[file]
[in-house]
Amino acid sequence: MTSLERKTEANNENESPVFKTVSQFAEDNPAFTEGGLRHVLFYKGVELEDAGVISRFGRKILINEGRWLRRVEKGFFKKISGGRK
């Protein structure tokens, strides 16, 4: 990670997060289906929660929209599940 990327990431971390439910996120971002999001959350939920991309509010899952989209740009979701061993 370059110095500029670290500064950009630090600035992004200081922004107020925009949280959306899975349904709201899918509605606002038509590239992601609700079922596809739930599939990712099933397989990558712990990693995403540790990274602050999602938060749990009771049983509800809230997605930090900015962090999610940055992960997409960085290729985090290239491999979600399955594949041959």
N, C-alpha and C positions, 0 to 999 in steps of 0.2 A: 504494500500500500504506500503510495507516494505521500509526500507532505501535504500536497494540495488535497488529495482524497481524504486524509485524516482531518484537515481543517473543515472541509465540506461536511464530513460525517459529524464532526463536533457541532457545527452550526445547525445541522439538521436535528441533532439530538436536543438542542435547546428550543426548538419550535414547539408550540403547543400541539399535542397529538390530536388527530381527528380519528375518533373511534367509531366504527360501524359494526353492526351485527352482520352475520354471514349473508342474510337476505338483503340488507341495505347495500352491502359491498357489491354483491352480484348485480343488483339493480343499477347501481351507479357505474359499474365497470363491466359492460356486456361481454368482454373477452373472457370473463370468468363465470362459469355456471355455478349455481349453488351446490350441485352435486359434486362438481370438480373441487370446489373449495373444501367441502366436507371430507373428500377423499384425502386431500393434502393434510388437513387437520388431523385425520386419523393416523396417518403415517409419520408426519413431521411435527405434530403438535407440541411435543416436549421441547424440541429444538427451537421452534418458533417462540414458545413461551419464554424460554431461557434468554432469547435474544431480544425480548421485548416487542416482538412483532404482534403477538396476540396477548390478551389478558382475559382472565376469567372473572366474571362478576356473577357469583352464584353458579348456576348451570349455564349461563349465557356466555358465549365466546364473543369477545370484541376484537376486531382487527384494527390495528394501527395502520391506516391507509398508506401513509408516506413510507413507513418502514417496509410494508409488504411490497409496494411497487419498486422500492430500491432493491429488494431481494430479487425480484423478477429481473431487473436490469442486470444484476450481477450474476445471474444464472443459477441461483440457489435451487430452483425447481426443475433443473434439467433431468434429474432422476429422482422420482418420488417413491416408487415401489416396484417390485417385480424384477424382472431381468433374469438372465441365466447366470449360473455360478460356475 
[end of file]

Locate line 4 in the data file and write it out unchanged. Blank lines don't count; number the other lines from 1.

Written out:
N, C-alpha and C positions, 0 to 999 in steps of 0.2 A: 504494500500500500504506500503510495507516494505521500509526500507532505501535504500536497494540495488535497488529495482524497481524504486524509485524516482531518484537515481543517473543515472541509465540506461536511464530513460525517459529524464532526463536533457541532457545527452550526445547525445541522439538521436535528441533532439530538436536543438542542435547546428550543426548538419550535414547539408550540403547543400541539399535542397529538390530536388527530381527528380519528375518533373511534367509531366504527360501524359494526353492526351485527352482520352475520354471514349473508342474510337476505338483503340488507341495505347495500352491502359491498357489491354483491352480484348485480343488483339493480343499477347501481351507479357505474359499474365497470363491466359492460356486456361481454368482454373477452373472457370473463370468468363465470362459469355456471355455478349455481349453488351446490350441485352435486359434486362438481370438480373441487370446489373449495373444501367441502366436507371430507373428500377423499384425502386431500393434502393434510388437513387437520388431523385425520386419523393416523396417518403415517409419520408426519413431521411435527405434530403438535407440541411435543416436549421441547424440541429444538427451537421452534418458533417462540414458545413461551419464554424460554431461557434468554432469547435474544431480544425480548421485548416487542416482538412483532404482534403477538396476540396477548390478551389478558382475559382472565376469567372473572366474571362478576356473577357469583352464584353458579348456576348451570349455564349461563349465557356466555358465549365466546364473543369477545370484541376484537376486531382487527384494527390495528394501527395502520391506516391507509398508506401513509408516506413510507413507513418502514417496509410494508409488504411490497409496494411497487419498486422500492430500491432493491429488494431481494430479487425480484423478477429481473431487473436490469442486470444484476450481477450474476445471474444464472443459477441461483440457489435451487430452483425447481426443475433443473434439467433431468434429474432422476429422482422420482418420488417413491416408487415401489416396484417390485417385480424384477424382472431381468433374469438372465441365466447366470449360473455360478460356475 